Project Management Methodologies: Avoiding Wagile

It is likely that if you are involved in modern software development you will be using an agile approach, most likely Scrum or Kanban, but it’s also likely that the executive team that have requested the software will want to know in some detail what they are buying up front. This can lead to “Wagile”, a hybrid project management approach that often combines the worst elements of both Waterfall and Agile methodologies, and should be avoided, if not, at the very least, managed with caution.

In traditional Waterfall methodologies, the project is divided into distinct phases, and each phase must be completed before moving on to the next. Agile, on the other hand, is an iterative approach that focuses on collaboration and flexibility, allowing for changes and adaptations as the project progresses.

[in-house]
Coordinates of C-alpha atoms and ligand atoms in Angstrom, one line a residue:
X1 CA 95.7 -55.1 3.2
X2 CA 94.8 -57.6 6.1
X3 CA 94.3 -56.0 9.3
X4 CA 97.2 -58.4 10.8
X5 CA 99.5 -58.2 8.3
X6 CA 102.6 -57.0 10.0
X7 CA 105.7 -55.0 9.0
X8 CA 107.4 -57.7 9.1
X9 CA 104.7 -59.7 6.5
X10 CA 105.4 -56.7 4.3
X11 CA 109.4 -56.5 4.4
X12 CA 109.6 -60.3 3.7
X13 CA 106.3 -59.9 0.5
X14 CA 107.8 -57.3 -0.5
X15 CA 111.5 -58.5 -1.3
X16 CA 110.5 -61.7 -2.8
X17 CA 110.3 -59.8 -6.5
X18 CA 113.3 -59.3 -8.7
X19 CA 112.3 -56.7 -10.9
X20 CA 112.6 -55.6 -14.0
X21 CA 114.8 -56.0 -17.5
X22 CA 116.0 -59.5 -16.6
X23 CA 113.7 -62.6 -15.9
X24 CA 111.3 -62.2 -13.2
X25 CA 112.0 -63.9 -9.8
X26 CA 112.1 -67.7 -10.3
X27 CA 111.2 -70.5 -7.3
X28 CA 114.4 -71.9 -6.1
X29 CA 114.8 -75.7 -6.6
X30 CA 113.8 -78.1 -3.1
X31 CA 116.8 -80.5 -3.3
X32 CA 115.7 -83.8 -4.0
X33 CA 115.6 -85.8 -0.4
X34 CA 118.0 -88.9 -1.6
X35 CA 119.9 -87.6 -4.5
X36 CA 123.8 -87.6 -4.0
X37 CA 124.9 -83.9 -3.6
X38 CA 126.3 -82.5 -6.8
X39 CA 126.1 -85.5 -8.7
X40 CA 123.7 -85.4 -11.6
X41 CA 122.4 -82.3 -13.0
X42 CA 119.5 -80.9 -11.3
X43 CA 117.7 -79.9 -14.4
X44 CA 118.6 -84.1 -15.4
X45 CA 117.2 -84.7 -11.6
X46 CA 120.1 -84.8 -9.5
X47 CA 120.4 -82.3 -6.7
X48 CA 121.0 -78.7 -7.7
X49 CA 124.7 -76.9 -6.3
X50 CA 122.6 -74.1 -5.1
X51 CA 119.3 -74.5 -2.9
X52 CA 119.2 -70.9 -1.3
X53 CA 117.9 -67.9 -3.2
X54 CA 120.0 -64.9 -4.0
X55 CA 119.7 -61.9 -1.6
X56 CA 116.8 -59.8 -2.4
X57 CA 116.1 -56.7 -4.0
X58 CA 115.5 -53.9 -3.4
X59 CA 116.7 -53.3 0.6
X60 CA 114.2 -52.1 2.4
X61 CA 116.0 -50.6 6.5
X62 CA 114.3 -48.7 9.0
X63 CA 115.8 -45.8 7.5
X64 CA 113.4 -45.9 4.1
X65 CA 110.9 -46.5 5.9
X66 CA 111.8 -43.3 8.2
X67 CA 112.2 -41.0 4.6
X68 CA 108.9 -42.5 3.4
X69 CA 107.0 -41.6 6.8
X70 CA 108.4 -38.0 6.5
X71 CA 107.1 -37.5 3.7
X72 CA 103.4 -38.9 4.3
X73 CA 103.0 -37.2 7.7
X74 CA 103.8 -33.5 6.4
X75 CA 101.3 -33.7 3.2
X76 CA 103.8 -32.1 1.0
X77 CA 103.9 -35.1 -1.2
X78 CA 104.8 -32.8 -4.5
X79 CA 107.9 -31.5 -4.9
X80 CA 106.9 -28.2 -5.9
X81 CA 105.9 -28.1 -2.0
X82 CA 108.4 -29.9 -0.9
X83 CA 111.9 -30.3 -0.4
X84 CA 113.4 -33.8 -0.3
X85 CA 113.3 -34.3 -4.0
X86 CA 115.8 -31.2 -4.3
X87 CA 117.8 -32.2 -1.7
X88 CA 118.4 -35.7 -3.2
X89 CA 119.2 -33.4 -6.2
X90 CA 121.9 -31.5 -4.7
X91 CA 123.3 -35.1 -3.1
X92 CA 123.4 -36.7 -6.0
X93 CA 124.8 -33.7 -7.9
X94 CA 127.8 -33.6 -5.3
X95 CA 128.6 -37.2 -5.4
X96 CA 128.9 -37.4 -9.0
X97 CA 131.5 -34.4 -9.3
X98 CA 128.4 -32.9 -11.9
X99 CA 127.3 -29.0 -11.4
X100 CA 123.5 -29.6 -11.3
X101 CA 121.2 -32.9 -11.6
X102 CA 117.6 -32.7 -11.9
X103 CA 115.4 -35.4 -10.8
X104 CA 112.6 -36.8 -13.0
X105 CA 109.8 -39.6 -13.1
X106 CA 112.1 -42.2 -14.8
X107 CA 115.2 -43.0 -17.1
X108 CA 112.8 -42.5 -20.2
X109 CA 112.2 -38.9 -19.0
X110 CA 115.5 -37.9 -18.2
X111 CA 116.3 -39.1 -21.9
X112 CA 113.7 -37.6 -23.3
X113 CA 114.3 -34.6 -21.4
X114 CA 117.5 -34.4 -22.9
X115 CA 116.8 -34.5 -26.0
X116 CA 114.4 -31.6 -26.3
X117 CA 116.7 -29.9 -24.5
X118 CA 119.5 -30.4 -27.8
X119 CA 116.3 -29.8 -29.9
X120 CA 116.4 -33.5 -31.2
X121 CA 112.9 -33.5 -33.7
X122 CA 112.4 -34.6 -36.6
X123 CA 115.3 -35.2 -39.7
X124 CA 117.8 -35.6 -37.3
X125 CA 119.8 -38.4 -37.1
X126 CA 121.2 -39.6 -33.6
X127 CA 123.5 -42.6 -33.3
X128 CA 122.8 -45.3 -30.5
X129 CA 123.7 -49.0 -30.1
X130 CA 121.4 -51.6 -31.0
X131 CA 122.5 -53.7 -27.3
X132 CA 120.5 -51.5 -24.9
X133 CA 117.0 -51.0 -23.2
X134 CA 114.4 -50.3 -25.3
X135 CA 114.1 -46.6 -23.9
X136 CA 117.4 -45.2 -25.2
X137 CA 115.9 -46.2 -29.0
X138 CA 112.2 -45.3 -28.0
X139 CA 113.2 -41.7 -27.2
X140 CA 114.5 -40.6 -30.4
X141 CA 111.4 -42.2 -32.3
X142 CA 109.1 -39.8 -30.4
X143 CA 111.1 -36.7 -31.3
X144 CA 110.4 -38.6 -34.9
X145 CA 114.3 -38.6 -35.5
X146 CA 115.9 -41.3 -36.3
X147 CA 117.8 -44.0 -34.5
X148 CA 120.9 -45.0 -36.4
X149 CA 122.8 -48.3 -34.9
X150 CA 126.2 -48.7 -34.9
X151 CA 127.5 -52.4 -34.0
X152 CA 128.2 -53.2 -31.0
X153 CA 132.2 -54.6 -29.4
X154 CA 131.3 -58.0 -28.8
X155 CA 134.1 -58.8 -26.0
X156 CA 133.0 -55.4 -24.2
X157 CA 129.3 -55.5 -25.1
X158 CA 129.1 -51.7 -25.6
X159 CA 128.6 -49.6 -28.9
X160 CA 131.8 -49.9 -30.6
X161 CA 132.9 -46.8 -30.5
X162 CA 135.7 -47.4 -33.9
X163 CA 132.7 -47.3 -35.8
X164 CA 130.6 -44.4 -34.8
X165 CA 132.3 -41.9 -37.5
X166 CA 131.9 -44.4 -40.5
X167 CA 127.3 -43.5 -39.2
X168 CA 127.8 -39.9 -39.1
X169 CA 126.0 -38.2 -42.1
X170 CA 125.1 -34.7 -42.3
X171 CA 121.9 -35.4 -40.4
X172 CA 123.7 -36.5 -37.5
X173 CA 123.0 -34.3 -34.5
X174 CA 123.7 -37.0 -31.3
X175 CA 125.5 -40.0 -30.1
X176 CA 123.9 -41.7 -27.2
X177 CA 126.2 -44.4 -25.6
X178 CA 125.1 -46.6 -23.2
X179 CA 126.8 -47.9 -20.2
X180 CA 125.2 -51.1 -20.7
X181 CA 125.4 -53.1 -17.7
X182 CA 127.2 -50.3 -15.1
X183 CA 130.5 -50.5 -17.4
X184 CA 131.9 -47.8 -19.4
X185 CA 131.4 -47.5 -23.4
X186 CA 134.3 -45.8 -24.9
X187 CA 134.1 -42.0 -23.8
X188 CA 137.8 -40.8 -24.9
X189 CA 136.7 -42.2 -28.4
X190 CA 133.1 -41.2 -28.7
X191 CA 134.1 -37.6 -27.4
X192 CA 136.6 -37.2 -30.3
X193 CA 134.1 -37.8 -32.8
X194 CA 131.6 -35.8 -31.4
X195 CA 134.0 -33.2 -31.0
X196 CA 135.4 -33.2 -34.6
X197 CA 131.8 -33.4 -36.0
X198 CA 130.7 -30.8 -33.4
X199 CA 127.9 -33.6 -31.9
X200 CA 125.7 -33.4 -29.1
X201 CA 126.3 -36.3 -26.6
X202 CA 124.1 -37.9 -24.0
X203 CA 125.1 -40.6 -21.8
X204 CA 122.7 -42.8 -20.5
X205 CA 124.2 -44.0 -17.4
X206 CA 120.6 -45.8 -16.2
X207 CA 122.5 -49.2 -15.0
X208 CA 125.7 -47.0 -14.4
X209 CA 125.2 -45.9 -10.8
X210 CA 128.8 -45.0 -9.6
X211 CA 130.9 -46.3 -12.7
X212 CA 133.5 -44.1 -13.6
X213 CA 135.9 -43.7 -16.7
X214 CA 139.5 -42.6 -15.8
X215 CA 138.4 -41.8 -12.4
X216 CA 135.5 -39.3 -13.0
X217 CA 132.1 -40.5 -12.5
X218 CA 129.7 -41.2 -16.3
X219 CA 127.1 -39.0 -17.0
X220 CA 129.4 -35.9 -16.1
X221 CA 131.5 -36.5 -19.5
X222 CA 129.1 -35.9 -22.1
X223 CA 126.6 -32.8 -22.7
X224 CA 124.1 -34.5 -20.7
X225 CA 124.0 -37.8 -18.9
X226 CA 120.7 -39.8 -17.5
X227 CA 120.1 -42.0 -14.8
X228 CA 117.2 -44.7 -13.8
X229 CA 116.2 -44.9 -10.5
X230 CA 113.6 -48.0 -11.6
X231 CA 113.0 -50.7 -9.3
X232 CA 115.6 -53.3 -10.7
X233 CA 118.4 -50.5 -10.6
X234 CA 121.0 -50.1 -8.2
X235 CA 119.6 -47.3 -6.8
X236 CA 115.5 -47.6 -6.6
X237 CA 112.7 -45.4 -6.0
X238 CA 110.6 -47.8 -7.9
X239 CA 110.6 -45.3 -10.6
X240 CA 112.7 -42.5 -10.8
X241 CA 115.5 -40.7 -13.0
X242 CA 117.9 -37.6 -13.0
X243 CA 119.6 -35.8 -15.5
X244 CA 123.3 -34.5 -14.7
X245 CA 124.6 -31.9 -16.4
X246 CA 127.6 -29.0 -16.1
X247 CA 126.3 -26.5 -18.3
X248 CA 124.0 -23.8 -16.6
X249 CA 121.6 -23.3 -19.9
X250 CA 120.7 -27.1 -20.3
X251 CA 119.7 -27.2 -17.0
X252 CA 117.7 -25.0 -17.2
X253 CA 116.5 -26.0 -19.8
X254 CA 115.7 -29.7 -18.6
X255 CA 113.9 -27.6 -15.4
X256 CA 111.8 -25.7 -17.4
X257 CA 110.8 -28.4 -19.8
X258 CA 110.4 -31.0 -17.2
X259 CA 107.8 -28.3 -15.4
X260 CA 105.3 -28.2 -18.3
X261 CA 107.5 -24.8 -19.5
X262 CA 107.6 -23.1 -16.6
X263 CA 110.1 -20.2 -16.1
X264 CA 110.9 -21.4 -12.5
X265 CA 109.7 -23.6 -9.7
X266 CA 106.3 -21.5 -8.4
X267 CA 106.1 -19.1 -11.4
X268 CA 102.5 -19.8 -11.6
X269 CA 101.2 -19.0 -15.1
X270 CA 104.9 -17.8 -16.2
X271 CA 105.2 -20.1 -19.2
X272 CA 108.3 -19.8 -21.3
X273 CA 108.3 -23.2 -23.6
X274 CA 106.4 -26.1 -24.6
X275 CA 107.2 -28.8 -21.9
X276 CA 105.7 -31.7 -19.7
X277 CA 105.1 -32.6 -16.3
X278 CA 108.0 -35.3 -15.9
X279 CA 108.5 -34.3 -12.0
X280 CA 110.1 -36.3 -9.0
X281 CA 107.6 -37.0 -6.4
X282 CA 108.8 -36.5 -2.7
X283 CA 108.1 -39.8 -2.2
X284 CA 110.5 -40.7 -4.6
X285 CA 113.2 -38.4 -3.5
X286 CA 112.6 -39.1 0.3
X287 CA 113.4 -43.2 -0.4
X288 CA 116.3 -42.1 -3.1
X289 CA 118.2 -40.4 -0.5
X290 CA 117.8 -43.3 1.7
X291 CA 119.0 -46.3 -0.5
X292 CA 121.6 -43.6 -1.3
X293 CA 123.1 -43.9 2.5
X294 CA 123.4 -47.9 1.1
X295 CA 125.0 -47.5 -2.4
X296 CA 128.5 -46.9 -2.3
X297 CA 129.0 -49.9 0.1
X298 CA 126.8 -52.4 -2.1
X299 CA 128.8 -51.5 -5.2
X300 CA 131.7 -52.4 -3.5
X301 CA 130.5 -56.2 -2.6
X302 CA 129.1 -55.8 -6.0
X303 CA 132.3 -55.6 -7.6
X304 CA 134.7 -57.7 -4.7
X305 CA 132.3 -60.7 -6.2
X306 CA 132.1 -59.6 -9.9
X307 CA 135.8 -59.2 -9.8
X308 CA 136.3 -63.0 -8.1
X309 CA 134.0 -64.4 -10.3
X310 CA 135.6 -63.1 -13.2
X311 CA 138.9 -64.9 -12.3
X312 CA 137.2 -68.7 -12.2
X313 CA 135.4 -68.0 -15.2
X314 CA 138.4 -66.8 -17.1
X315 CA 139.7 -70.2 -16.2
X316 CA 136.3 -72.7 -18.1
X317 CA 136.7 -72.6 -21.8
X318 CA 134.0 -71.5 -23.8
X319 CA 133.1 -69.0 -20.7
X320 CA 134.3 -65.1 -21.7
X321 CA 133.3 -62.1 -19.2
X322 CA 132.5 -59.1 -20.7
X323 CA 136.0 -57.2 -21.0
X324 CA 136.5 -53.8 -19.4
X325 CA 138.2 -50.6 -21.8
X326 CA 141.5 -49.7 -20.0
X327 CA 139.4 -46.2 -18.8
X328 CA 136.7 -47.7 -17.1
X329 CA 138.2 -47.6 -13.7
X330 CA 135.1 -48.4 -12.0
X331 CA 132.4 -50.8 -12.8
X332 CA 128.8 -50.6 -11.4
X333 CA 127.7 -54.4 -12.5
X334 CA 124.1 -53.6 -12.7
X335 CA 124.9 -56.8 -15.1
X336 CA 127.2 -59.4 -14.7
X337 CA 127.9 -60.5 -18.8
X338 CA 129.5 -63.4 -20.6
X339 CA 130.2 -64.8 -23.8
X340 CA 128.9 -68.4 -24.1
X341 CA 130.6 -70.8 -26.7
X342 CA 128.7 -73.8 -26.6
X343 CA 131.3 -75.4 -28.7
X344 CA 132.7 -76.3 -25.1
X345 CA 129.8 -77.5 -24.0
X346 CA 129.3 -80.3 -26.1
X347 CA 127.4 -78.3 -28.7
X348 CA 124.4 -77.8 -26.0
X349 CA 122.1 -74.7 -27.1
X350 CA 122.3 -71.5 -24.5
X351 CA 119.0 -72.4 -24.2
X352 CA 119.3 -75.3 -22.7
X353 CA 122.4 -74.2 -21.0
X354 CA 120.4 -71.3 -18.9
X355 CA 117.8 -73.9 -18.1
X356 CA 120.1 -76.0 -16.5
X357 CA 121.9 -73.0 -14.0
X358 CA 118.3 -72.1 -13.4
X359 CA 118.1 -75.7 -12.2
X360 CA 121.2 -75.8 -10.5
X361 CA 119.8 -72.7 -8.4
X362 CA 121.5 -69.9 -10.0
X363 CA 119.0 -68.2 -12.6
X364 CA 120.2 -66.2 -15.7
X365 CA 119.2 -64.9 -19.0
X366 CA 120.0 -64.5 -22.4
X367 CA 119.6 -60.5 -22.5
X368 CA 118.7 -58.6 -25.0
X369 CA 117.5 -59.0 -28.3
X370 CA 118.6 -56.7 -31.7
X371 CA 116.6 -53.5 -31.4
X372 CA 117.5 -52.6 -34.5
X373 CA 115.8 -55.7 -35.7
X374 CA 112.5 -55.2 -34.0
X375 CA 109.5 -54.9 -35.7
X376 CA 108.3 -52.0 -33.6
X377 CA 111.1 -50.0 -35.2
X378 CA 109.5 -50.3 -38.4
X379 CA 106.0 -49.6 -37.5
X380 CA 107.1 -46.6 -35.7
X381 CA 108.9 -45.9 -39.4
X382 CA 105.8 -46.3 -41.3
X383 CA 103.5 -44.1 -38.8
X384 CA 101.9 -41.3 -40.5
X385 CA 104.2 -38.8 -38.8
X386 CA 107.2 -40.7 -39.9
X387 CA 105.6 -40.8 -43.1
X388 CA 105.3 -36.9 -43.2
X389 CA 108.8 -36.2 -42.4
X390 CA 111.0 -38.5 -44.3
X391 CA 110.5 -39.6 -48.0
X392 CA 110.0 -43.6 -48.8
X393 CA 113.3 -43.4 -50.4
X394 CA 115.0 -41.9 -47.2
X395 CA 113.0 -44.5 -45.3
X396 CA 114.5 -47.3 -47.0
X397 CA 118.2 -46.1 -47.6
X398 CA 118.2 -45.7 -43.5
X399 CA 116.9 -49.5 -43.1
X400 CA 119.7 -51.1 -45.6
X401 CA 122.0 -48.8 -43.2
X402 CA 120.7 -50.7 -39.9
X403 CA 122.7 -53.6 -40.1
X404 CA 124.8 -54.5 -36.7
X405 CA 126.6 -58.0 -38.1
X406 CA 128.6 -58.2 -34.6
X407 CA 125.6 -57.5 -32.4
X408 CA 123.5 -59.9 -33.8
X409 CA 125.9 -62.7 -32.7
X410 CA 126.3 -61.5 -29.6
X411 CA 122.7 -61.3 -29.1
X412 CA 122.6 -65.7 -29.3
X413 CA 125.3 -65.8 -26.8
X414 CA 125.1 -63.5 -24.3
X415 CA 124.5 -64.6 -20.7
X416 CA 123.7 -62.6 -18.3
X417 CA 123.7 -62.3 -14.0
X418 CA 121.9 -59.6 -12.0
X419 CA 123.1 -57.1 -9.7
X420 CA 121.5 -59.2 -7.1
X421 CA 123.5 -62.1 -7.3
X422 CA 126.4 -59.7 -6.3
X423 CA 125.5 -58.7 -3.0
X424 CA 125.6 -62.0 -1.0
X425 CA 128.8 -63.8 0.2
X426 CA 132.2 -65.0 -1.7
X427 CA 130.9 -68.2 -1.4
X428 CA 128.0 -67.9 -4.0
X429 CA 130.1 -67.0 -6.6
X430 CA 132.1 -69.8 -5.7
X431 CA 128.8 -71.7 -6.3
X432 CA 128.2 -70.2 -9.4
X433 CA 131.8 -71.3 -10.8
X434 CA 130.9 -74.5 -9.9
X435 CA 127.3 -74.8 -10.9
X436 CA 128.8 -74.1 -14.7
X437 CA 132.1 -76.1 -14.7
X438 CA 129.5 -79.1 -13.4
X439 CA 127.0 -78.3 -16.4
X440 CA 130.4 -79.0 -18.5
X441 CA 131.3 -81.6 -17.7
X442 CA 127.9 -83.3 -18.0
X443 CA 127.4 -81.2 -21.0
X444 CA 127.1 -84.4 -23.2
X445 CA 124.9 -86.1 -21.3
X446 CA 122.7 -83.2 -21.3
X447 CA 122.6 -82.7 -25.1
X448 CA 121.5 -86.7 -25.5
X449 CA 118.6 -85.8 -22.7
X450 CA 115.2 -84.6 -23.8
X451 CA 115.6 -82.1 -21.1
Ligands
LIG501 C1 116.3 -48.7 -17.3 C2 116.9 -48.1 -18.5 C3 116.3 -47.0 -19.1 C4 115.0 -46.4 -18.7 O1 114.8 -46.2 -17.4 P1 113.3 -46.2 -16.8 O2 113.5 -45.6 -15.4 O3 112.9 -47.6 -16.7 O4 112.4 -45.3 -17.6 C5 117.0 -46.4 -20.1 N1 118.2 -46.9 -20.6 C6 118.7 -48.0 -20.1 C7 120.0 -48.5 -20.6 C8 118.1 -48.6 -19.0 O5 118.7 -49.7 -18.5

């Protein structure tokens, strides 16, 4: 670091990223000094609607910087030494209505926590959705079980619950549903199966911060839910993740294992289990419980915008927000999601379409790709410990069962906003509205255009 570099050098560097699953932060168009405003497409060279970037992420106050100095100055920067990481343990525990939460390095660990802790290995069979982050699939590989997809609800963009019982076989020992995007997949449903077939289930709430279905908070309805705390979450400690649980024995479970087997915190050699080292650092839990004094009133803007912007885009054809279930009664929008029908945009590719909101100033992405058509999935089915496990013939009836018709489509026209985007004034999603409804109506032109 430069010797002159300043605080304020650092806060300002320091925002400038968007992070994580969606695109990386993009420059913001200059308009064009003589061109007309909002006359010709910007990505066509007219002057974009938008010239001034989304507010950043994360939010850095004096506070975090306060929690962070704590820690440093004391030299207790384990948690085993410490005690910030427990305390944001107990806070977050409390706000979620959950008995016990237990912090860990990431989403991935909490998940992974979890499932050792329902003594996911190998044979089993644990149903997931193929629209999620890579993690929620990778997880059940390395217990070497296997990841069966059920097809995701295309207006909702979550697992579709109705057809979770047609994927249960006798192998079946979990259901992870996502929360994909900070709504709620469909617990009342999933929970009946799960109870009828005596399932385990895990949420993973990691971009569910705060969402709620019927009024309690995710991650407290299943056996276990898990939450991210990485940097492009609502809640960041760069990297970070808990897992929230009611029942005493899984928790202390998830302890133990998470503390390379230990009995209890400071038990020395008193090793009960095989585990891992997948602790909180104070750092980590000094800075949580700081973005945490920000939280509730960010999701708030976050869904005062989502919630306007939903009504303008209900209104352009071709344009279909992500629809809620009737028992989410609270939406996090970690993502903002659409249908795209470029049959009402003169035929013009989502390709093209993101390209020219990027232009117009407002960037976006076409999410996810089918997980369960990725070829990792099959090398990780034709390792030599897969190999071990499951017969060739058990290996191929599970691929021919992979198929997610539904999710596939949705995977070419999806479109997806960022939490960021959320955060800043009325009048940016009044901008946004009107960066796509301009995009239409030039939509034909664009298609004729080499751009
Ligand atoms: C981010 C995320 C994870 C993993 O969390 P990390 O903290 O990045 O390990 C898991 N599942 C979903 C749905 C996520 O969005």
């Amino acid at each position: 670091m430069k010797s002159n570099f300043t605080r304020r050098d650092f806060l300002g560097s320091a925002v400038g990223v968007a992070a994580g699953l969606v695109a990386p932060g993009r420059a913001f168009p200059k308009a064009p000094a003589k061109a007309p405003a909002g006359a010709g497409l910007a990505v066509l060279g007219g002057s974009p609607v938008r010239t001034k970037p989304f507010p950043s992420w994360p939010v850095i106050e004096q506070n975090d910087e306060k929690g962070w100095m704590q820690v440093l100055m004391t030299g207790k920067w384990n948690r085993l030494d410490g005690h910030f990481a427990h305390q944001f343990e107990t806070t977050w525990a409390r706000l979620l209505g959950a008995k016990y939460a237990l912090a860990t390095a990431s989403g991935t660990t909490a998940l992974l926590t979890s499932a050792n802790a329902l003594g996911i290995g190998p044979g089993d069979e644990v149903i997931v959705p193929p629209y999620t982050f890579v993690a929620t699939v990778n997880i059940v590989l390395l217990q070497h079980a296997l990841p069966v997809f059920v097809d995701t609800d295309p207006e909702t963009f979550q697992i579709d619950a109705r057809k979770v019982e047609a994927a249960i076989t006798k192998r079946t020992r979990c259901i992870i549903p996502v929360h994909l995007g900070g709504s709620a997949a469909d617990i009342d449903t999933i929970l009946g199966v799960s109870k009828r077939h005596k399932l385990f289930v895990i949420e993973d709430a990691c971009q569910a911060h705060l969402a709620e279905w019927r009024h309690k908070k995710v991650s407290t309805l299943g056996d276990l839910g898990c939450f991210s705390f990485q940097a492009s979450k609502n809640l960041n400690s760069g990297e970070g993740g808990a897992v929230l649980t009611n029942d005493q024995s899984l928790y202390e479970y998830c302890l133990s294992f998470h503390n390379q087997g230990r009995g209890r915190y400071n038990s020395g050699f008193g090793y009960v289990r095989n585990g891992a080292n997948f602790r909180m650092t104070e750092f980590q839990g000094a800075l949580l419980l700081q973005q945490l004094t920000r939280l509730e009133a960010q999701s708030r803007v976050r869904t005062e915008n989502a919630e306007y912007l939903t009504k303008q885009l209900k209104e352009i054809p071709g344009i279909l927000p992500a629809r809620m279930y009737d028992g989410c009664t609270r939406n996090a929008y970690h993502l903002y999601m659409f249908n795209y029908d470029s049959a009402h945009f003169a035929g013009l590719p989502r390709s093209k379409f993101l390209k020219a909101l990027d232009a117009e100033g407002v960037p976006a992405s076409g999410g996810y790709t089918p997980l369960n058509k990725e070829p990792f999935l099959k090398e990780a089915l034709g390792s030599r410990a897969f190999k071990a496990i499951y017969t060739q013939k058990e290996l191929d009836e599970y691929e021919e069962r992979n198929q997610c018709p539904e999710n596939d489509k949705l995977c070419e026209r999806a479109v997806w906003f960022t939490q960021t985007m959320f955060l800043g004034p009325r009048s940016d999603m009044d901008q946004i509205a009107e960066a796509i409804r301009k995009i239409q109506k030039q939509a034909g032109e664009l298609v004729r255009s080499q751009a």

In a Wagile approach, the structured planning and requirements definition stages of Waterfall are generally conducted first, laying down the fundamental framework of the project. This is then followed by iterative cycles of development, testing, and feedback, much like Agile. This hybrid method aims to take advantage of the strengths of both Waterfall (e.g., thorough planning, clear milestones) and Agile (e.g., flexibility, adaptability).

Wagile is often seen as a compromise solution for organizations transitioning from a Waterfall approach to Agile or for projects where neither pure Waterfall nor pure Agile would be entirely appropriate due to various constraints or requirements. However, critics argue that Wagile can sometimes lead to the worst of both worlds—lacking both the rigid structure of Waterfall and the flexibility of Agile—if not implemented carefully.